News

Sauder and e@UBC Launch New Venture Creation Course

Published on Friday, September 06, 2013

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Entrepreneurs come from all walks of life. Bill Gates, Richard Branson, Jay-Z – they all have one common thread that binds them, the desire to turn a personal passion into a successful enterprise.

With this in mind, e@UBC is launching Entrepreneurship 101 (COMM 280), the first course of its type open to students from across the university. Taught by the Sauder School of Business, the interdisciplinary course will draw together students from every faculty, from mathematics to music, business to biology.

“We’re striving to have as much student diversity in the class as possible,” says Sauder Lecturer Paul Cubbon, who is leading the design of the course. “The key is to equip students with an entrepreneurial perspective early in their studies so that they can apply it as they progress through their programs.”

Open to students beginning in second year, the new course requires no prerequisites. It expands on Sauder’s successful tradition and specialization in entrepreneurship training – a tradition that has been the catalyst to the creation of a wide range of successful ventures in Vancouver and around the world.

The class focuses on providing entrepreneurial essentials – building a team to launch a new venture, strategic planning, going to market, building capacity and taking a start-up to the next stage. It will draw on industry experts from Vancouver’s internationally renowned entrepreneurial community and leading research in the field produced at Sauder.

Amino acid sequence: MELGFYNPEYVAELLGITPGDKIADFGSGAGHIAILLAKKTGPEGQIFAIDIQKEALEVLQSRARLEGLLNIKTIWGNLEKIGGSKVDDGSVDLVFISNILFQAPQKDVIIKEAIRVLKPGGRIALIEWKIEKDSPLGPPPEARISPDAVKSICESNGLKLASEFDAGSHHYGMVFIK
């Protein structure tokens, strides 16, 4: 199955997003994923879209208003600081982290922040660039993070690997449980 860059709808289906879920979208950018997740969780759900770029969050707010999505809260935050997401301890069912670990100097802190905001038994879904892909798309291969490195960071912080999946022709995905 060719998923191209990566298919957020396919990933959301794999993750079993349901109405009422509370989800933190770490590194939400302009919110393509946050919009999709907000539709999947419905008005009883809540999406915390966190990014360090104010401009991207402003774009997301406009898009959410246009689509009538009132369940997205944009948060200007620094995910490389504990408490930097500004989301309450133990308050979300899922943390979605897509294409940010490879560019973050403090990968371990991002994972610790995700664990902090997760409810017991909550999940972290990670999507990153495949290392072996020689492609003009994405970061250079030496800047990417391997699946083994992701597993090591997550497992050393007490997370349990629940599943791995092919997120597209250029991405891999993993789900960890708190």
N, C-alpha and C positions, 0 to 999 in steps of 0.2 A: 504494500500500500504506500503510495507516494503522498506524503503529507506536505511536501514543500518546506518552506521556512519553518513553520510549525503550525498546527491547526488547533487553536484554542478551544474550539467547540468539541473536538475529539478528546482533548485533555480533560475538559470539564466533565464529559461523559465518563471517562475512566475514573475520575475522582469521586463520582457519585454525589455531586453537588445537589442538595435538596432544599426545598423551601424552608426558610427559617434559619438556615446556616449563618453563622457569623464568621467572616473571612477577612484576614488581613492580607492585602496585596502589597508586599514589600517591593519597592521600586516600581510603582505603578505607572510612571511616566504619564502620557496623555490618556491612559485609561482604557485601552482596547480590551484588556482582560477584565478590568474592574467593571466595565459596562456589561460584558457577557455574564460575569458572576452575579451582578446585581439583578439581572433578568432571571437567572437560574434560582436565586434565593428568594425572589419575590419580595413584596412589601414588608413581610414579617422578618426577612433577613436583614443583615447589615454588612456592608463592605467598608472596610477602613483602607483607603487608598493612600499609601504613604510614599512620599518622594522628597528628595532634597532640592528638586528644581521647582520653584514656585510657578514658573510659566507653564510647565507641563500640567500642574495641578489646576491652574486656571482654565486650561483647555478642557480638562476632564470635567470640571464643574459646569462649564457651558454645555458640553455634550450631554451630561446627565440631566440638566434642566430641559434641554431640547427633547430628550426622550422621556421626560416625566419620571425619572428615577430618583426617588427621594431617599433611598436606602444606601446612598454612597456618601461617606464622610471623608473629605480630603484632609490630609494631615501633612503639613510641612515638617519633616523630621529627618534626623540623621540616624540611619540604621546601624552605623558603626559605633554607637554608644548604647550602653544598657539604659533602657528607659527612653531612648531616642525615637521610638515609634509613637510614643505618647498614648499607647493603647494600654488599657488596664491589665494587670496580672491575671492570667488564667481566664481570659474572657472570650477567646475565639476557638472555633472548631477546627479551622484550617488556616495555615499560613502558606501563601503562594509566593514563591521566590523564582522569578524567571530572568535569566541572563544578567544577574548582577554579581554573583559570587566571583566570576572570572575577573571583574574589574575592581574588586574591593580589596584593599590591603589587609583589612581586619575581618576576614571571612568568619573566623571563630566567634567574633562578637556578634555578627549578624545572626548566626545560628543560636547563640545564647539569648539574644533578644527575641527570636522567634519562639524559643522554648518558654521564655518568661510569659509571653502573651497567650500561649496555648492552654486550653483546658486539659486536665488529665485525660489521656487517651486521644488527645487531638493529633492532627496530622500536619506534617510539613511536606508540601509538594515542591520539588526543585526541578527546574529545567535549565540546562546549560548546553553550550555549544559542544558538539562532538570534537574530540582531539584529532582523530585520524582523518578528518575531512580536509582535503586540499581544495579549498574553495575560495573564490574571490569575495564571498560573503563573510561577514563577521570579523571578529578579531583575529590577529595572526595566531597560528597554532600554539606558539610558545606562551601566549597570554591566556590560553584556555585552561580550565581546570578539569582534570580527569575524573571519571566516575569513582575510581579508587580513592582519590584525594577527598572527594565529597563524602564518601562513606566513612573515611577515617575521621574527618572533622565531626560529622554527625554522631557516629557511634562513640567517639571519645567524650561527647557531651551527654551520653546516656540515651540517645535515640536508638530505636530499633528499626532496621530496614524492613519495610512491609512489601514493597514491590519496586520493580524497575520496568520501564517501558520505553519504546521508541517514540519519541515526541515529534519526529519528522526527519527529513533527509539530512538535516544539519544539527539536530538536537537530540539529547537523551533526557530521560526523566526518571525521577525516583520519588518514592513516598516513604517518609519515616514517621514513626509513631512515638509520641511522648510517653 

Taking a broad perspective, the course will look at venture creation in high tech, e-commerce and mobile, along with start-ups in arts, media, science and sustainability based fields. It will also lead students to investigate how entrepreneurial approaches can be used to launch social enterprises and non-profit organizations.

“The goal is to empower students with what they need to take their learning at UBC and understand how it can become the heart of a new venture,” says Cubbon.

“Students in pharmaceutical science will consider the retail potential of their studies. Musicians will think about how to commercialize their art. We want to open them up to the possibility of using entrepreneurship to pursue their own path.”